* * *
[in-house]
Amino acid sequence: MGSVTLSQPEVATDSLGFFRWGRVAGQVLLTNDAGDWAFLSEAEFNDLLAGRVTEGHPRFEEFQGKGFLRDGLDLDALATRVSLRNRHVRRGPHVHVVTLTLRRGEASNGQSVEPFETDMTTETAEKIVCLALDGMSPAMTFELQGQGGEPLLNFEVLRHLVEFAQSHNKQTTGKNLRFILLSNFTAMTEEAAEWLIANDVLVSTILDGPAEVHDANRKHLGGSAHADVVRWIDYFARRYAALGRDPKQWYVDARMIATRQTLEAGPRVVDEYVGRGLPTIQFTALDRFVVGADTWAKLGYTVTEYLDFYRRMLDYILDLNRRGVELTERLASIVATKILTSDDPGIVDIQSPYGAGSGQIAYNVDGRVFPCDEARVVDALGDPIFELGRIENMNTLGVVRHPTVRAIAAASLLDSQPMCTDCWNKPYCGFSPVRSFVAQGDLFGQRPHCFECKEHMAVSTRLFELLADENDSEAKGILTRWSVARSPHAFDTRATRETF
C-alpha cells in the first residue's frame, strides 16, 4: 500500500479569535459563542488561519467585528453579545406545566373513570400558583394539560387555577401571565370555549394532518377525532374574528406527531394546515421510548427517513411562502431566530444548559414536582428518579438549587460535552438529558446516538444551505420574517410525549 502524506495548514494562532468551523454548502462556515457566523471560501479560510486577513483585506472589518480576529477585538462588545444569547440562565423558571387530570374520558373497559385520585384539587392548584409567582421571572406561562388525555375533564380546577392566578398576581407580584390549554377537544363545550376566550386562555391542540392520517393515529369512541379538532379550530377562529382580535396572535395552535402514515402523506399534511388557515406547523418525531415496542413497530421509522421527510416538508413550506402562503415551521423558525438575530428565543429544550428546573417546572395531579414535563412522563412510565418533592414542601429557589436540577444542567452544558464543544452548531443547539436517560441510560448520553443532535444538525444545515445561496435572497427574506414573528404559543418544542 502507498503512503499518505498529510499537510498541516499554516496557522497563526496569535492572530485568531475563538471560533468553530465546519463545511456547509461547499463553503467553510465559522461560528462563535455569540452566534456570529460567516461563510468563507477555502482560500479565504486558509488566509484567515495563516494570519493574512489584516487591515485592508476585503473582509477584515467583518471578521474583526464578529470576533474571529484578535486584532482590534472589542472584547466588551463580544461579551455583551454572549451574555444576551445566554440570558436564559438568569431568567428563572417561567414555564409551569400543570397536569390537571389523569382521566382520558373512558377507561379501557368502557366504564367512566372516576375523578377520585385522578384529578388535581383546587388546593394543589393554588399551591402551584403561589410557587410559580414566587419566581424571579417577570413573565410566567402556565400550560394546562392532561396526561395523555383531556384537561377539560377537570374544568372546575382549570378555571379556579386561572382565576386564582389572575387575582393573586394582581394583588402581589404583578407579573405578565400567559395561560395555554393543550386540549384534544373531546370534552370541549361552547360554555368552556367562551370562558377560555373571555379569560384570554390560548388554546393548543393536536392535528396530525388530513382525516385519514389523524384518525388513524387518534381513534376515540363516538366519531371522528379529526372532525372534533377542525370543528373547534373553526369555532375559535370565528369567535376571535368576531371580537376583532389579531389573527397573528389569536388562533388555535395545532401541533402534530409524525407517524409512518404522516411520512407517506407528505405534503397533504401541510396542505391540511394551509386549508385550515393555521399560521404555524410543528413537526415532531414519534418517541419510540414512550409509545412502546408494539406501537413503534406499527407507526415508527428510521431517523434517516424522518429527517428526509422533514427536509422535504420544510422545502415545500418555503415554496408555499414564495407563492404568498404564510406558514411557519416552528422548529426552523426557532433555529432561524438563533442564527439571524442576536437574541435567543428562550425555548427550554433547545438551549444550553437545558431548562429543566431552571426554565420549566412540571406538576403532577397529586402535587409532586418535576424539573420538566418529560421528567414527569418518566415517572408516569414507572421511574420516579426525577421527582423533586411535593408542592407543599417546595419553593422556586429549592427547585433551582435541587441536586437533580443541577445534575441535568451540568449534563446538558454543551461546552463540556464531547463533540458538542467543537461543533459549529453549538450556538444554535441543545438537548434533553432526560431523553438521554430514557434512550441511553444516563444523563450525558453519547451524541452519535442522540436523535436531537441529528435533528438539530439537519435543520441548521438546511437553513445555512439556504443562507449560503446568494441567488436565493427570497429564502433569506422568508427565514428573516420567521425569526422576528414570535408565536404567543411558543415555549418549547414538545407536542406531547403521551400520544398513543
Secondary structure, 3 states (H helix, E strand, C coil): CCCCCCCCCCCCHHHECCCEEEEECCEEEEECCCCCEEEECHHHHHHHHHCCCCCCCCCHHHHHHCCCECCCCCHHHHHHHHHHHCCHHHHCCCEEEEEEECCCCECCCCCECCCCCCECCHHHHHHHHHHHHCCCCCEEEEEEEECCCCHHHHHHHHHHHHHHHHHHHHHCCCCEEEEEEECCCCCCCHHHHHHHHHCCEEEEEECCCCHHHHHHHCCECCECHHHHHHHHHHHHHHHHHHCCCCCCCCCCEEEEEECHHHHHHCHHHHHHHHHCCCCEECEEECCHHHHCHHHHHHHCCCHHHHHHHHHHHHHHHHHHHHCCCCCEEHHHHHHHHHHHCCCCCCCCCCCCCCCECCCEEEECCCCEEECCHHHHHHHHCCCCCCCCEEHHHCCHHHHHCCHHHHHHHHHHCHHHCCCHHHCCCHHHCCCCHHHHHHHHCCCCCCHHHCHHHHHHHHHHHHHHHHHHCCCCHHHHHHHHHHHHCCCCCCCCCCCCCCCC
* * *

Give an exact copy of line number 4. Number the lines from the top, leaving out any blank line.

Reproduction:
Secondary structure, 3 states (H helix, E strand, C coil): CCCCCCCCCCCCHHHECCCEEEEECCEEEEECCCCCEEEECHHHHHHHHHCCCCCCCCCHHHHHHCCCECCCCCHHHHHHHHHHHCCHHHHCCCEEEEEEECCCCECCCCCECCCCCCECCHHHHHHHHHHHHCCCCCEEEEEEEECCCCHHHHHHHHHHHHHHHHHHHHHCCCCEEEEEEECCCCCCCHHHHHHHHHCCEEEEEECCCCHHHHHHHCCECCECHHHHHHHHHHHHHHHHHHCCCCCCCCCCEEEEEECHHHHHHCHHHHHHHHHCCCCEECEEECCHHHHCHHHHHHHCCCHHHHHHHHHHHHHHHHHHHHCCCCCEEHHHHHHHHHHHCCCCCCCCCCCCCCCECCCEEEECCCCEEECCHHHHHHHHCCCCCCCCEEHHHCCHHHHHCCHHHHHHHHHHCHHHCCCHHHCCCHHHCCCCHHHHHHHHCCCCCCHHHCHHHHHHHHHHHHHHHHHHCCCCHHHHHHHHHHHHCCCCCCCCCCCCCCCC